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Israelis cannot 'democratically' decide to continue the occupation

The absence of the occupation – the single most important issue which dominates life of Jews and Palestinians in this country – from the Israeli election campaigns, reflects a national existential crisis, and could render the entire democratic process meaningless. 

Third Friday of Ramadan, Bethlehem checkpoint, West Bank, 10.08.2012

Israelis will go to the polls in four days to determine their future, along with that of several million Palestinians who are under Israeli control. This is the inherent paradox in the Israeli system: a majority voting again and again not to allow a very large minority to participate in its political system. One can view Israel as a democracy only from the standpoint of the Jews and (maybe) a little over 1 million Palestinians who hold Israeli citizenship. From the point of view of other Palestinians, Israel is a brutal dictatorship, which – like many other such regimes – controls them through force and force alone. This is a simple statement of the facts.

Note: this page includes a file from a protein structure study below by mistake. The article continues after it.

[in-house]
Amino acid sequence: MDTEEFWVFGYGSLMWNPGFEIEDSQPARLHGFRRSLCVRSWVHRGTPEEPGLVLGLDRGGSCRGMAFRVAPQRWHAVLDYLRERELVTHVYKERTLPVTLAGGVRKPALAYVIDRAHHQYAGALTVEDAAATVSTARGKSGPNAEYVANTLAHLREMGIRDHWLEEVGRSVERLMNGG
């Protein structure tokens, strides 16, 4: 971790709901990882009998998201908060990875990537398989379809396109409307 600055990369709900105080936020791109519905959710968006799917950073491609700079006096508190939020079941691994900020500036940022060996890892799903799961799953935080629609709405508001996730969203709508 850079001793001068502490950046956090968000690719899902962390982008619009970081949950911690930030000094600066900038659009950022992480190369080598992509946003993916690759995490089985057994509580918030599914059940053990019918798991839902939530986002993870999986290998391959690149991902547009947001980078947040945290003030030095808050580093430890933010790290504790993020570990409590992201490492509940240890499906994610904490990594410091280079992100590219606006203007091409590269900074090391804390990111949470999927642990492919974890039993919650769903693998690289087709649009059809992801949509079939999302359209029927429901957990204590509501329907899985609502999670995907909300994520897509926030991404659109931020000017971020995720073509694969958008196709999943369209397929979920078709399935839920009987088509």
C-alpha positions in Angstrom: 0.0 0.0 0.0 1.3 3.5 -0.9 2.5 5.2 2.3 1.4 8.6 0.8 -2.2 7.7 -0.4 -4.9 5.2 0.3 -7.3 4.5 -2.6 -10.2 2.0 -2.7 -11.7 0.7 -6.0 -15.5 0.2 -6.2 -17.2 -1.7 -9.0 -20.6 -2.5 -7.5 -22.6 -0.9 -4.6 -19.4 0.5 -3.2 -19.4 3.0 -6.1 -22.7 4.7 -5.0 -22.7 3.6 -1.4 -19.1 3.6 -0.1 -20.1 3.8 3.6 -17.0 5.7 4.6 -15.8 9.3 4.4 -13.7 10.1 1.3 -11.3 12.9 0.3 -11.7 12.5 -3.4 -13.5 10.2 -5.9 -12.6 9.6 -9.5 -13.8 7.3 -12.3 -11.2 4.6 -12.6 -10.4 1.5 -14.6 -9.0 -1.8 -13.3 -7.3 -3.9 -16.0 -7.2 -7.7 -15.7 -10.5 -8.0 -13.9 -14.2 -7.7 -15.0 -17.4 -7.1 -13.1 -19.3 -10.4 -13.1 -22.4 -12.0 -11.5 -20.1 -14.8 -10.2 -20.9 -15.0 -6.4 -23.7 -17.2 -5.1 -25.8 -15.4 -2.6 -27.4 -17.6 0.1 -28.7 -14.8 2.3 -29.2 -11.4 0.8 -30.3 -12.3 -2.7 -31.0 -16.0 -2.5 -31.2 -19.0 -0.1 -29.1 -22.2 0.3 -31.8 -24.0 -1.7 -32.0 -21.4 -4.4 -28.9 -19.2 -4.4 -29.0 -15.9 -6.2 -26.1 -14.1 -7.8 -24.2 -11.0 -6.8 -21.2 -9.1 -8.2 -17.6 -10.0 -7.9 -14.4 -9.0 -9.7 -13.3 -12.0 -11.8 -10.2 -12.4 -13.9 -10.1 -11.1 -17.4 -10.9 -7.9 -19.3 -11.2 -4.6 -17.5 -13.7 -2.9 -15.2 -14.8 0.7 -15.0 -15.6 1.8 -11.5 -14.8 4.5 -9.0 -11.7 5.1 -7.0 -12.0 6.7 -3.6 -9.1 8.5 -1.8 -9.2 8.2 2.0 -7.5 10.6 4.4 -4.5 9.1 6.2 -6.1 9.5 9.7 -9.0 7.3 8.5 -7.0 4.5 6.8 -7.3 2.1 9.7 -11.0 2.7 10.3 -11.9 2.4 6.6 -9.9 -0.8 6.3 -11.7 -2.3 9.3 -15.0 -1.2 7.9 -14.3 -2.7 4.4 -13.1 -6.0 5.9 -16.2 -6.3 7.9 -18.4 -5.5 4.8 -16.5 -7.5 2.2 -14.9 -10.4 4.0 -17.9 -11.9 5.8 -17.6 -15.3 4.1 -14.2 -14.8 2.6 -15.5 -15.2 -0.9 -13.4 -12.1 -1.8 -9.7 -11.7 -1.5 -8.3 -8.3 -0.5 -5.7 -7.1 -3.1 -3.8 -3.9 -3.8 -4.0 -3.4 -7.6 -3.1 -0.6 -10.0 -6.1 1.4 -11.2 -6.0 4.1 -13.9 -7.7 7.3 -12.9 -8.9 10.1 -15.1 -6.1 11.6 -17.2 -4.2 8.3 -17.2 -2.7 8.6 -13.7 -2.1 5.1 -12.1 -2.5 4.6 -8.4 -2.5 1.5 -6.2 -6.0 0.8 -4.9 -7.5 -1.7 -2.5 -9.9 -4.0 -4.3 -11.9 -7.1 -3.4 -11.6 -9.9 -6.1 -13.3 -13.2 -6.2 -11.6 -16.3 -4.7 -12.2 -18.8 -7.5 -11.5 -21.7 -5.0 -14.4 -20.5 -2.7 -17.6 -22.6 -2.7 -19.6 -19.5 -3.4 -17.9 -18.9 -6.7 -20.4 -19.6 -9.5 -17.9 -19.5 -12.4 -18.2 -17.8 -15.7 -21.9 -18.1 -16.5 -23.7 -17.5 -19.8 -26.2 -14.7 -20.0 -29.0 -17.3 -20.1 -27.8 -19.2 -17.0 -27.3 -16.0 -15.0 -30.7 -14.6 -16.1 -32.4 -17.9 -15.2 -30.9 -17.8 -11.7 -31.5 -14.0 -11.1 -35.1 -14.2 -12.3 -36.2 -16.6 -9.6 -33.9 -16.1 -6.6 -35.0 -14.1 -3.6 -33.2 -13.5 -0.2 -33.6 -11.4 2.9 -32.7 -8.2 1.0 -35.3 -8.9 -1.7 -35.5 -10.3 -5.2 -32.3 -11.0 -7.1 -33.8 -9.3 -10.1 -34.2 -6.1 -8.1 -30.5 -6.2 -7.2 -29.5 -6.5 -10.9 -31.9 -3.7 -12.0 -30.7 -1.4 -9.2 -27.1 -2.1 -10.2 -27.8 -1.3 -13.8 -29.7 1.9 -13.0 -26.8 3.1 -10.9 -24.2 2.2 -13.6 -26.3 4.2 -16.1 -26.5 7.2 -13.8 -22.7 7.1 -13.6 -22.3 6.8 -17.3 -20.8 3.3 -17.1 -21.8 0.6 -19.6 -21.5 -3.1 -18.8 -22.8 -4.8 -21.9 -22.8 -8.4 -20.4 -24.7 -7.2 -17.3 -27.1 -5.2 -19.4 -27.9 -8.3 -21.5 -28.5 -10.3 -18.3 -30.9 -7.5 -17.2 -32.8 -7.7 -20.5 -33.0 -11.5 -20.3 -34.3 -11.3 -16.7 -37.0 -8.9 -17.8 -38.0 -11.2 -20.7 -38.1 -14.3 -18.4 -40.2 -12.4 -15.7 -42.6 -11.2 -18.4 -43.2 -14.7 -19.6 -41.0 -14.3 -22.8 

This state of affairs could have been somewhat tolerable – if not from the point of view of the Palestinians, than at least according to acceptable international norms – if it was limited in time, or if the Jewish majority was doing everything in its power to terminate the military control over the millions of non-citizens. Clearly, this is not the case. Even among many advocates of the two-state solution, the consensus is that the Palestinians need to win their rights by meeting various Israeli conditions on issues ranging from rights over land, water and air space to the recognition of the Jewish narrative regarding the history of the conflict and the legitimacy of the Israeli ethnic-state. It is a political philosophy that runs contrary to the liberal view that human and political rights are something that a person is born with, and cannot be arbitrarily stripped from a whole community of human beings. The fact that this view is hardly challenged reflects the utter corruption of the Israeli political and moral debate – another result of the occupation.